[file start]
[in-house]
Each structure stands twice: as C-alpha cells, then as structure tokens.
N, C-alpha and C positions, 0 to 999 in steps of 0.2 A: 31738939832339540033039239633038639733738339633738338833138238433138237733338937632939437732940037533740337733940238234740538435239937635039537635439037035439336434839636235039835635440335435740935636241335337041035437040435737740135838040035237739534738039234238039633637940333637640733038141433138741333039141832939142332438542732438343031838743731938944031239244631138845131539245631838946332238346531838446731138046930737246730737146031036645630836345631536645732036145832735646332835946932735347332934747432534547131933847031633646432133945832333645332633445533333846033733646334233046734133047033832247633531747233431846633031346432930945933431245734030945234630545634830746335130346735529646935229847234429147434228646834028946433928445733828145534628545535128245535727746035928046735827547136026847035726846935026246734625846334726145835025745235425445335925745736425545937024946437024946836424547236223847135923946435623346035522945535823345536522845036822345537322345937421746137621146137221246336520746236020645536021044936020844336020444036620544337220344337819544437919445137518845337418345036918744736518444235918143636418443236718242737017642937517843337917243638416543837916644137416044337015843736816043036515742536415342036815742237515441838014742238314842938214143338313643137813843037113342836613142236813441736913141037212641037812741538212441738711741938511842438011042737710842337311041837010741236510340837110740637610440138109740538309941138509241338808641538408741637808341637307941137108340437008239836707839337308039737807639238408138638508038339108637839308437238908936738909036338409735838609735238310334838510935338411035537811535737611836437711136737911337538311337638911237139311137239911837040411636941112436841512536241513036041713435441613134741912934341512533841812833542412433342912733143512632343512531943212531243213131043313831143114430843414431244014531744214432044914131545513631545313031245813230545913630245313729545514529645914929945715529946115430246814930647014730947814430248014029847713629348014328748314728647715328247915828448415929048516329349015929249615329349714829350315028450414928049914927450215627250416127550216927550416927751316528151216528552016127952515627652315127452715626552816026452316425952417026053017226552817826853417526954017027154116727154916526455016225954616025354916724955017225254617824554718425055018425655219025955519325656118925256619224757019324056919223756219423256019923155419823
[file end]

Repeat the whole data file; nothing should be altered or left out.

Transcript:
[in-house]
Each structure stands twice: as C-alpha cells, then as structure tokens.
N, C-alpha and C positions, 0 to 999 in steps of 0.2 A: 31738939832339540033039239633038639733738339633738338833138238433138237733338937632939437732940037533740337733940238234740538435239937635039537635439037035439336434839636235039835635440335435740935636241335337041035437040435737740135838040035237739534738039234238039633637940333637640733038141433138741333039141832939142332438542732438343031838743731938944031239244631138845131539245631838946332238346531838446731138046930737246730737146031036645630836345631536645732036145832735646332835946932735347332934747432534547131933847031633646432133945832333645332633445533333846033733646334233046734133047033832247633531747233431846633031346432930945933431245734030945234630545634830746335130346735529646935229847234429147434228646834028946433928445733828145534628545535128245535727746035928046735827547136026847035726846935026246734625846334726145835025745235425445335925745736425545937024946437024946836424547236223847135923946435623346035522945535823345536522845036822345537322345937421746137621146137221246336520746236020645536021044936020844336020444036620544337220344337819544437919445137518845337418345036918744736518444235918143636418443236718242737017642937517843337917243638416543837916644137416044337015843736816043036515742536415342036815742237515441838014742238314842938214143338313643137813843037113342836613142236813441736913141037212641037812741538212441738711741938511842438011042737710842337311041837010741236510340837110740637610440138109740538309941138509241338808641538408741637808341637307941137108340437008239836707839337308039737807639238408138638508038339108637839308437238908936738909036338409735838609735238310334838510935338411035537811535737611836437711136737911337538311337638911237139311137239911837040411636941112436841512536241513036041713435441613134741912934341512533841812833542412433342912733143512632343512531943212531243213131043313831143114430843414431244014531744214432044914131545513631545313031245813230545913630245313729545514529645914929945715529946115430246814930647014730947814430248014029847713629348014328748314728647715328247915828448415929048516329349015929249615329349714829350315028450414928049914927450215627250416127550216927550416927751316528151216528552016127952515627652315127452715626552816026452316425952417026053017226552817826853417526954017027154116727154916526455016225954616025354916724955017225254617824554718425055018425655219025955519325656118925256619224757019324056919223756219423256019923155419823